Thursday, July 5, 2012

California's Senate Approves Anti Arizona Bill

California's state Senate passed the "Anti Arizona" bill twenty-one to thirteen on Thursday.

It now moves to the Assembly, where it is expected to eventually pass.

AB1081, was written by Democrat Assemblyman Tom Ammiano.

Under the bill, illegal immigrants would not face deportation unless they were convicted of a serious felony.

Illegal immigrants who are arrested for lower offenses would could no longer be threatened with deportation.

The bill has been nicknamed the "Anti Arizona" bill after Arizona's law that allows for police to go as far as asking anyone they believe to be illegal for papers.

Arizona's bill was recently upheld by the Supreme Court.

Ammiano says that the Senate's vote shows that "California can be better than Arizona."

No More Altered Images For Seventeen Magazine

Seventeen magazine has made a pact with the public that it will "never change girls' body or face shapes" and "celebrate every kind of beauty in our pages".

The magazine also agreed to show behind the scenes photos, so that the public can see what goes into creating a photo shoot.

All of this happened because of a petitioned started by a fourteen year old from Maine.

Julia Bluhm began in April as she started interviewing friends at school, recording their opinions on how photo shopped images in magazines effected them.

In May she brought the magazine a petition with 84,000 signatures on it, and organized a protest in front of their offices in New York City.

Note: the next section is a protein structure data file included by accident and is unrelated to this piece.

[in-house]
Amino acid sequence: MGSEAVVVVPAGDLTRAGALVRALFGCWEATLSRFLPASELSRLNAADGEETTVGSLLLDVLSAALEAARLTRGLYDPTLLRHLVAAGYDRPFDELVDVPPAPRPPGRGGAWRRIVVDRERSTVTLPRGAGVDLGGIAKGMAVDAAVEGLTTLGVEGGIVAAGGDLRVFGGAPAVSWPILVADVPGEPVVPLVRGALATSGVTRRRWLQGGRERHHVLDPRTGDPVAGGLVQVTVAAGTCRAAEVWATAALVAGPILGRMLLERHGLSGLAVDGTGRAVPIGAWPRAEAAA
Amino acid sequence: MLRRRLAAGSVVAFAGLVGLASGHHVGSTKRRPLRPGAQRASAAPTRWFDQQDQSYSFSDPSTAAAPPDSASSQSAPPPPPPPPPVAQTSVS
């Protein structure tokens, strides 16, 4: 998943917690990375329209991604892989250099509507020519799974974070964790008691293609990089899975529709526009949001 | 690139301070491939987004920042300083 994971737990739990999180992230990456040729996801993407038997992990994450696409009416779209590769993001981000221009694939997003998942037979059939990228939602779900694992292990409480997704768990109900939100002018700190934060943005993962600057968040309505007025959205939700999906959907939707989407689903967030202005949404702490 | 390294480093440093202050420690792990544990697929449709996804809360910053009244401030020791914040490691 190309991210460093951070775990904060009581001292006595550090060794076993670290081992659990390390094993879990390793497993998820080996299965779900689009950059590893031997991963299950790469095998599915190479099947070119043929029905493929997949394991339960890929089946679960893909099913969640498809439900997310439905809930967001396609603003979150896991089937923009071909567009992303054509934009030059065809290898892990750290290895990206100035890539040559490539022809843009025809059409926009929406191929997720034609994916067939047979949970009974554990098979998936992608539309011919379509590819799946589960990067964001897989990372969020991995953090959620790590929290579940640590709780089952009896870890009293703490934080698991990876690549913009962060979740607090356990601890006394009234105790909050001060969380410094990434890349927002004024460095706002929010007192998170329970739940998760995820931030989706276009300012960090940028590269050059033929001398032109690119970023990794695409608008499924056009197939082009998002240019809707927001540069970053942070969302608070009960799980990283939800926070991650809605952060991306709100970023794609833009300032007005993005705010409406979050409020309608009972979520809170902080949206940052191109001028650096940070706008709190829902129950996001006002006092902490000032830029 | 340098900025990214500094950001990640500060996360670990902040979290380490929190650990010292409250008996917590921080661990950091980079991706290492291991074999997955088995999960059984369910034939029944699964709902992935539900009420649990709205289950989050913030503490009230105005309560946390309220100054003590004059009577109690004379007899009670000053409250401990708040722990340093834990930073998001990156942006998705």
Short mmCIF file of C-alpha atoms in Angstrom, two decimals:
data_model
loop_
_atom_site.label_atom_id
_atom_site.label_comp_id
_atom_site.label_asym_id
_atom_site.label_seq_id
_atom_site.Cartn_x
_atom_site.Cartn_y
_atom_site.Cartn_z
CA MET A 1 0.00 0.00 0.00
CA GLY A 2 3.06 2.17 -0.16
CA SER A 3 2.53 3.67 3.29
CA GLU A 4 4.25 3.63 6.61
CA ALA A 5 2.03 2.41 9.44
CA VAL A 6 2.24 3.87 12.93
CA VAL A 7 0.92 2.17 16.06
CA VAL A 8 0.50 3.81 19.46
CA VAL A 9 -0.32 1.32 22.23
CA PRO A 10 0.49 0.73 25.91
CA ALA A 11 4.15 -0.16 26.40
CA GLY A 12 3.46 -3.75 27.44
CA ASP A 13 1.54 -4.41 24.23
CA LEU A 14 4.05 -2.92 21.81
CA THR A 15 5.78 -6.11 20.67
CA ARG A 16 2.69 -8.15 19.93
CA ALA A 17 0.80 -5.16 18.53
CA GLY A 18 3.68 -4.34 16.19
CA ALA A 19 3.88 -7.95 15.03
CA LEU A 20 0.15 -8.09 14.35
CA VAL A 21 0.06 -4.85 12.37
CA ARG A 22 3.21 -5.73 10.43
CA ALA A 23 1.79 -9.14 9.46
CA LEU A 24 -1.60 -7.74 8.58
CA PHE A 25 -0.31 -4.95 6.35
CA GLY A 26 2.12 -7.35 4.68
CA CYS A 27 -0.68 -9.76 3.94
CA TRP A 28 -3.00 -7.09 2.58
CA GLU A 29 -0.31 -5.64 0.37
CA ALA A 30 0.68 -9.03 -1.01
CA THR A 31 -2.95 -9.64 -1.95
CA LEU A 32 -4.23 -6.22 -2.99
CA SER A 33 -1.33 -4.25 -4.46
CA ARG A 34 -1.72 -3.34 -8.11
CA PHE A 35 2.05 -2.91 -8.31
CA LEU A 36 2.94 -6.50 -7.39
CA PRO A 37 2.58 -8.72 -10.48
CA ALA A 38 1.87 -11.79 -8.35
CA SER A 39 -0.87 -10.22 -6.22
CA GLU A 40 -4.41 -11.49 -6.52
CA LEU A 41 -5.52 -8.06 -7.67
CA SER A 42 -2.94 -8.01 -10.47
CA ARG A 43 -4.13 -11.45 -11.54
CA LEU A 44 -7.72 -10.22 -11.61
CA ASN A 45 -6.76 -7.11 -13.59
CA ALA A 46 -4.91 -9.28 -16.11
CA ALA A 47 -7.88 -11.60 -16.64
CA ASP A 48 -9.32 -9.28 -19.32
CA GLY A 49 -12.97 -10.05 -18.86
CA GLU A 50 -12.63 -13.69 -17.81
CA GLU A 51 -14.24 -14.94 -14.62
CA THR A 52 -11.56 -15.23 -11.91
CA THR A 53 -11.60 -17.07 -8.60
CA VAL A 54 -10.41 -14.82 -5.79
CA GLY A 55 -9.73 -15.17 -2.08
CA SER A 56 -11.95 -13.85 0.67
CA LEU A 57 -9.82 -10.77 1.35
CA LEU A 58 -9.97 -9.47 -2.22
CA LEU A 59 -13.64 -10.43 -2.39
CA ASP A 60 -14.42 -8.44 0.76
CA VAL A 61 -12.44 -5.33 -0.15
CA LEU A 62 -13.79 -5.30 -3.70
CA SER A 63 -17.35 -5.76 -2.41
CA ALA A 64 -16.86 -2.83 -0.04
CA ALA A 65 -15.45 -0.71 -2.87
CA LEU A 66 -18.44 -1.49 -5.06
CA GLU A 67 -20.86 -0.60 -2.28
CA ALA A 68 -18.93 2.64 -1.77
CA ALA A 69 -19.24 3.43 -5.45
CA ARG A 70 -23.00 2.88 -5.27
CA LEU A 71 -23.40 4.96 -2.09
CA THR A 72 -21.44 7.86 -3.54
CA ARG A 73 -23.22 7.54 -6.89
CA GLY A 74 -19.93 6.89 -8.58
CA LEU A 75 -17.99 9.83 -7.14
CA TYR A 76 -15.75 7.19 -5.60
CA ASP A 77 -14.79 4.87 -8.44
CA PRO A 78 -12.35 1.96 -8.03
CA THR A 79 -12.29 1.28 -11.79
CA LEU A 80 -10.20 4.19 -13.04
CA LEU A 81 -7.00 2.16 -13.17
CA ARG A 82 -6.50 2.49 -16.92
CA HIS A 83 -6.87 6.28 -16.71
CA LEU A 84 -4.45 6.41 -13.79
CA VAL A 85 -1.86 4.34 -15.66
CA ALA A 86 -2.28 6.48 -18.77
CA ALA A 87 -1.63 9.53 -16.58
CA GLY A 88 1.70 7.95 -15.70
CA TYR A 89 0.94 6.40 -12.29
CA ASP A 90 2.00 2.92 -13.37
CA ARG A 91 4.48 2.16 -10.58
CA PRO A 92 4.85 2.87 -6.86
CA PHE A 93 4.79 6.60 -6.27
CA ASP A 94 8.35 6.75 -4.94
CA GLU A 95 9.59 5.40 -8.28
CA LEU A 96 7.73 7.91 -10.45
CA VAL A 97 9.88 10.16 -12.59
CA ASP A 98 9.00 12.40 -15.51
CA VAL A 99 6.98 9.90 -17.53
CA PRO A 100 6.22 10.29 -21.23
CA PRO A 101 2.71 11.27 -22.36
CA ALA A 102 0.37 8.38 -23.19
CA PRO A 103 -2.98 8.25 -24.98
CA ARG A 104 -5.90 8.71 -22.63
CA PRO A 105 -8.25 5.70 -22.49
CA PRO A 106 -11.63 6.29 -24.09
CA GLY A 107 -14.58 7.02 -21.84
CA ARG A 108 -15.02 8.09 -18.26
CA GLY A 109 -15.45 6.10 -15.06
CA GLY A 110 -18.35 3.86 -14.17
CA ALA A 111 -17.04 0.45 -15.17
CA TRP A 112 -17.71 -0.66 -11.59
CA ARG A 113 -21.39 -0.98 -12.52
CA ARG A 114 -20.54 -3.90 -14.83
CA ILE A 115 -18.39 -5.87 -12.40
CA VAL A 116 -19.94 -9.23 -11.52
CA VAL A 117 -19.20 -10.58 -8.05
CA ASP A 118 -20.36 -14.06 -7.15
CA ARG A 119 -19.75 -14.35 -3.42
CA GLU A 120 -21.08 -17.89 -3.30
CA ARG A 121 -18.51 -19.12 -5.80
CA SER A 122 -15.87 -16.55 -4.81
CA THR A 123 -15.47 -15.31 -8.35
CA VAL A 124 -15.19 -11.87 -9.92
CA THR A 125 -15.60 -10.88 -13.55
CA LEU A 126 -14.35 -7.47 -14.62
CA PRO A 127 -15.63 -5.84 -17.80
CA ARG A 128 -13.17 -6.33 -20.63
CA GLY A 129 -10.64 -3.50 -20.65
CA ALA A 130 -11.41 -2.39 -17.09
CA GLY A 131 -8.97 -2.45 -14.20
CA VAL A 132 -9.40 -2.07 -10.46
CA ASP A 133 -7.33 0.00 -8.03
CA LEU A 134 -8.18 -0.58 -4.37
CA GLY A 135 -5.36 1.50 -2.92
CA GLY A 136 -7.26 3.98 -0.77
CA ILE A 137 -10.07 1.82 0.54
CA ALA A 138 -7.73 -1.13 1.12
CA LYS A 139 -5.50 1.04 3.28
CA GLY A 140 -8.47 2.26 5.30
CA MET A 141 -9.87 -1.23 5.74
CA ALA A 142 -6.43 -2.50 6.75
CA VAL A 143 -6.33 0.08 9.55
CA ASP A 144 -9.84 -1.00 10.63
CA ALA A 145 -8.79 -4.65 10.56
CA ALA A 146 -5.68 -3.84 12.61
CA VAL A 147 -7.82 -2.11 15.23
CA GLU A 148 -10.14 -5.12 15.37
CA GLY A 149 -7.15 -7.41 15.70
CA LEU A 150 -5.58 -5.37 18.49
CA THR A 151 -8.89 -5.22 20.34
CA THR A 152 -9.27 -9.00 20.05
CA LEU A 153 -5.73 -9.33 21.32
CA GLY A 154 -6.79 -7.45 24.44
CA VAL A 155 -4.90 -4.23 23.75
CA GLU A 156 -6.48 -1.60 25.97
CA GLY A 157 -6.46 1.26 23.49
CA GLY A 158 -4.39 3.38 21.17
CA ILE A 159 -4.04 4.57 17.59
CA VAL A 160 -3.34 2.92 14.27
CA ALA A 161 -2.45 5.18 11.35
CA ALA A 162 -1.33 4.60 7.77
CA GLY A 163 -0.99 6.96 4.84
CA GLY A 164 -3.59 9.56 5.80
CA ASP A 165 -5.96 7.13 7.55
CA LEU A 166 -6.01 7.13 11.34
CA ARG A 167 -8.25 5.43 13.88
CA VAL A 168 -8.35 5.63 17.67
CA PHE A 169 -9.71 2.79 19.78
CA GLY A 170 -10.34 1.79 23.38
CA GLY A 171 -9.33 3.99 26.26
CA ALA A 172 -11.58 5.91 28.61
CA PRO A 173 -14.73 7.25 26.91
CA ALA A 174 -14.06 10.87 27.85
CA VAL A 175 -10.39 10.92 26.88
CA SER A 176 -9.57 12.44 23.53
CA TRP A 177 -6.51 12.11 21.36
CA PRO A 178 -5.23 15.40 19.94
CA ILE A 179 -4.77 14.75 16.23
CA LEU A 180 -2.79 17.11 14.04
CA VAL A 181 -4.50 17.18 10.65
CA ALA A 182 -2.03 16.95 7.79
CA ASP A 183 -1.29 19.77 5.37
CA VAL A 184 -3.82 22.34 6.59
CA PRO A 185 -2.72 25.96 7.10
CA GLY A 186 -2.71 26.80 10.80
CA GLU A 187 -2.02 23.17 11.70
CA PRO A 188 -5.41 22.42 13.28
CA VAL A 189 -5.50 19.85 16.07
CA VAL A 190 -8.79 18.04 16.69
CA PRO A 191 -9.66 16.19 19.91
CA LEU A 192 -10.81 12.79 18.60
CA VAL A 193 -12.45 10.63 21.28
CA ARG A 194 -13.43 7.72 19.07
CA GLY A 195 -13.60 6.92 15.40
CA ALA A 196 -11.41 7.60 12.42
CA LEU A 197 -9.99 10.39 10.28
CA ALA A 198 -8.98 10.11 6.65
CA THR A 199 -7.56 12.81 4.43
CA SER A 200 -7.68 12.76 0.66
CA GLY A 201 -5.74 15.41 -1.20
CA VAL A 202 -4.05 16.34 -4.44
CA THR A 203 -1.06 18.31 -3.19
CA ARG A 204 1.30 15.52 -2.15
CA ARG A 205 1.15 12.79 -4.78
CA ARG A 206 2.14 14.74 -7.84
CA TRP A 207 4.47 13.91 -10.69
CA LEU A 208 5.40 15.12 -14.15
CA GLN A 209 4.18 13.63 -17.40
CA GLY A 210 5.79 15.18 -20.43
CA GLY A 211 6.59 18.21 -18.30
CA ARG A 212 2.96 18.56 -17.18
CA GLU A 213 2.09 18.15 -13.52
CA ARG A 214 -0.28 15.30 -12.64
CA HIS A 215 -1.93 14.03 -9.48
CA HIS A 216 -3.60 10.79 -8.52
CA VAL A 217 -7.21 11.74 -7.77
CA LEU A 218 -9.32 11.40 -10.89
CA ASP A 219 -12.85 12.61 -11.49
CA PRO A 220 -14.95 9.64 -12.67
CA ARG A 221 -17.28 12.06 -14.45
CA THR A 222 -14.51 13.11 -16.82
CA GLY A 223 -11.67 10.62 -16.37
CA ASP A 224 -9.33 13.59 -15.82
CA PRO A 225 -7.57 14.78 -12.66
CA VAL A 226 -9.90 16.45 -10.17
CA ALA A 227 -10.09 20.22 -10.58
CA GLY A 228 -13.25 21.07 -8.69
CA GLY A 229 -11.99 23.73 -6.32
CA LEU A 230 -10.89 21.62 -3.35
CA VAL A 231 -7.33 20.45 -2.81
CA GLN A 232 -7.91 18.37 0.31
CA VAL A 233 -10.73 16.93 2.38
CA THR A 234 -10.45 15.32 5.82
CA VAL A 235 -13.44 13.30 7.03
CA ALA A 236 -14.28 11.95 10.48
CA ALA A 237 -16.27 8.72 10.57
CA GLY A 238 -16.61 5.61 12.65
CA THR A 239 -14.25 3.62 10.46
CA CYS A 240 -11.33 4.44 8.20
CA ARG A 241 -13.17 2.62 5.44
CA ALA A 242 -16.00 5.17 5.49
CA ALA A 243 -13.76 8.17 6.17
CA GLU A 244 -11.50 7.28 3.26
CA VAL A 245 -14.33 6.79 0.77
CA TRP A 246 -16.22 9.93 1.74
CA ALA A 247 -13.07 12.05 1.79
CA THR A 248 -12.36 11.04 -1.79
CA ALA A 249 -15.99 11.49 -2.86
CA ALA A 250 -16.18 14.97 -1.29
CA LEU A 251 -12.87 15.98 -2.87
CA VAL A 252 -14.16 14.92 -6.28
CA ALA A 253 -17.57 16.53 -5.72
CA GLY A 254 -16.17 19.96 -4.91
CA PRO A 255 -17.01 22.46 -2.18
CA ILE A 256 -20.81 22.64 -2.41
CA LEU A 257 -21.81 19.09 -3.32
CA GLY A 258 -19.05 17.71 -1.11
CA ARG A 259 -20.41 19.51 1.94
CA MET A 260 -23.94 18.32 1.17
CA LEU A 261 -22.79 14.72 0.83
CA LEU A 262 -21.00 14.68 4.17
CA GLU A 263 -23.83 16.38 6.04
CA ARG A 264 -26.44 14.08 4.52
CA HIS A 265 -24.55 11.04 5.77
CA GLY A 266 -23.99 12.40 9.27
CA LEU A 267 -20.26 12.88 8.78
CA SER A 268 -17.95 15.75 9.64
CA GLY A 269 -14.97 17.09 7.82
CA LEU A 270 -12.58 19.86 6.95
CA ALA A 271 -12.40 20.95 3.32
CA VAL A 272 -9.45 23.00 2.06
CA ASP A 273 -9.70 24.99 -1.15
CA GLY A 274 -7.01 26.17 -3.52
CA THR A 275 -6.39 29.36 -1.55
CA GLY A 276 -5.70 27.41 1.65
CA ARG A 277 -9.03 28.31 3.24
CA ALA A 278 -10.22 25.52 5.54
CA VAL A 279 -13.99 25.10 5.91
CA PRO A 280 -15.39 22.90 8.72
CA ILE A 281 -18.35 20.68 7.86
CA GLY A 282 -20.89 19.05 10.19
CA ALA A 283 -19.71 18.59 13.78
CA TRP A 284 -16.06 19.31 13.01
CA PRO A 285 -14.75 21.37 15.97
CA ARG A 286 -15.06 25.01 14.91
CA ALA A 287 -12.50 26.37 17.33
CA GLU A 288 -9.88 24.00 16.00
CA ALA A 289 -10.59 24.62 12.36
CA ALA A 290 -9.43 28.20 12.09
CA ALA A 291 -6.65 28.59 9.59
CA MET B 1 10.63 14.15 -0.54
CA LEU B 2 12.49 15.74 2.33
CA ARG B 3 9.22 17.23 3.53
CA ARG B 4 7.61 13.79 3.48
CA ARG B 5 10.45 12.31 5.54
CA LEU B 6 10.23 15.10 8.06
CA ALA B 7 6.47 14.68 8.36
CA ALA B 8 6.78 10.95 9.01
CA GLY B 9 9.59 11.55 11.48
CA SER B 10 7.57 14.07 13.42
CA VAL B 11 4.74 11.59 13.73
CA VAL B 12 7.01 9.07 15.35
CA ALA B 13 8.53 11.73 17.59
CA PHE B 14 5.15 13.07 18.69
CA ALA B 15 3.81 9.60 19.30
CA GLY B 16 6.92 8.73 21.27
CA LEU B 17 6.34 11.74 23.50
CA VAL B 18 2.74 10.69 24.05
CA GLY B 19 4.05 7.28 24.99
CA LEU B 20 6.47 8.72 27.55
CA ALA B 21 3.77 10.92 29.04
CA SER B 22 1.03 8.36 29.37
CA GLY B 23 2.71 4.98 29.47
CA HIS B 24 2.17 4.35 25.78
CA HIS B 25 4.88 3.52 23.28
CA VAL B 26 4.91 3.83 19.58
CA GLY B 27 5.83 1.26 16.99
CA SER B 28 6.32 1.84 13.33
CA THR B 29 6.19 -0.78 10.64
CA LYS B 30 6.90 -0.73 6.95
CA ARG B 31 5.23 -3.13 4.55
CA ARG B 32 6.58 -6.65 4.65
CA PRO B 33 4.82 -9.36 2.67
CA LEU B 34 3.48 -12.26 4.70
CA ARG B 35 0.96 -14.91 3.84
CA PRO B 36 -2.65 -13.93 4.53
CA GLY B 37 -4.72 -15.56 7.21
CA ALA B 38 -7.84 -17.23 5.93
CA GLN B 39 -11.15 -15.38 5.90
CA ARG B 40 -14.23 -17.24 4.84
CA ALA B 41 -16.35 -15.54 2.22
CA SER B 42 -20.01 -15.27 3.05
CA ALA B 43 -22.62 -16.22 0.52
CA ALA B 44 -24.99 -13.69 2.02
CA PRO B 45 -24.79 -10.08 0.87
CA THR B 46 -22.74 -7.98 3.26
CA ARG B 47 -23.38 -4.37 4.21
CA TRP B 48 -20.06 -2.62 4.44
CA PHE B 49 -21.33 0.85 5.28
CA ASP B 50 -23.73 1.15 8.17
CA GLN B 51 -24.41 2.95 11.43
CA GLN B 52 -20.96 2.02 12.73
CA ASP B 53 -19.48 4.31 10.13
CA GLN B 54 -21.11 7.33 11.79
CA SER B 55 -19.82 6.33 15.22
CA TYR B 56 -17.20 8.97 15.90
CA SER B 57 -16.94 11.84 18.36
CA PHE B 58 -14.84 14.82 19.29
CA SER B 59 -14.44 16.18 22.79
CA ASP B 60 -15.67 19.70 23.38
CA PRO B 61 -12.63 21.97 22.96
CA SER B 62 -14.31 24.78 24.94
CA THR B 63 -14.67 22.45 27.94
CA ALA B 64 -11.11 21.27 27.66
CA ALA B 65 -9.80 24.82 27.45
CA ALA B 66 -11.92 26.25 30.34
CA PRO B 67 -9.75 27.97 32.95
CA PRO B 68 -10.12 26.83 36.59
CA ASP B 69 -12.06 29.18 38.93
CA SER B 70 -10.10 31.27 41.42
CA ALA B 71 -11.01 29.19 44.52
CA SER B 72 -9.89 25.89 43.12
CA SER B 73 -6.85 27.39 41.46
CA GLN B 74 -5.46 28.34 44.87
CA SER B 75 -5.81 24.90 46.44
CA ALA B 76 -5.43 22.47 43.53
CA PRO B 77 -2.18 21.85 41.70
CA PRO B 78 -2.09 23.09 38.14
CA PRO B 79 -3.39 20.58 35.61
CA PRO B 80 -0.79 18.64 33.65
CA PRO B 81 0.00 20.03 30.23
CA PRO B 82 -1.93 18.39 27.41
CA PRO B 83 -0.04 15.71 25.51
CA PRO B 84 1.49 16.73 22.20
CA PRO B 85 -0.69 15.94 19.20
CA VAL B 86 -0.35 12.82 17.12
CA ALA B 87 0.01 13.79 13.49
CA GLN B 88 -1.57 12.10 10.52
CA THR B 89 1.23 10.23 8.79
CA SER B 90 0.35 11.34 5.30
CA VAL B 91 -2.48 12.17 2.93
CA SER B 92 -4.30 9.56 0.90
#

After she was interviewed by prime time TV shows, the magazine's editor in chief granted her an interview, in which she apparently made her case.

The August issue of Seventeen will contain a copy of the pact, which the entire staff has signed.

Julia has now moved on to join a group which is trying to get the same kind of pact from Teen Vogue.

Remembering: Dolly

July 5, 1996 Dolly the sheep is born at the Roslin Institute in Scotland.

The lamb was the first mammal successfully cloned from an adult cell.

Cells were taken from the udder of a six year old ewe they were later cultured and implanted into surrogate ewes.

Dolly's birth was not announced until February of 1997, and the controversy began.

Some saw possible medical benefits from cloning, whilst others saw it as dangerous and unethical.

At the age of six, Dolly died, from a progressive lung disease, bringing up questions of genetic abnormalities caused by cloning.

During her life Dolly was mated to a ram with whom she eventually had four lambs, all of whom have had normal lives, for sheep.

After her death, Dolly was stuffed and put on display at the National Museum of Scotland, in Edinburgh.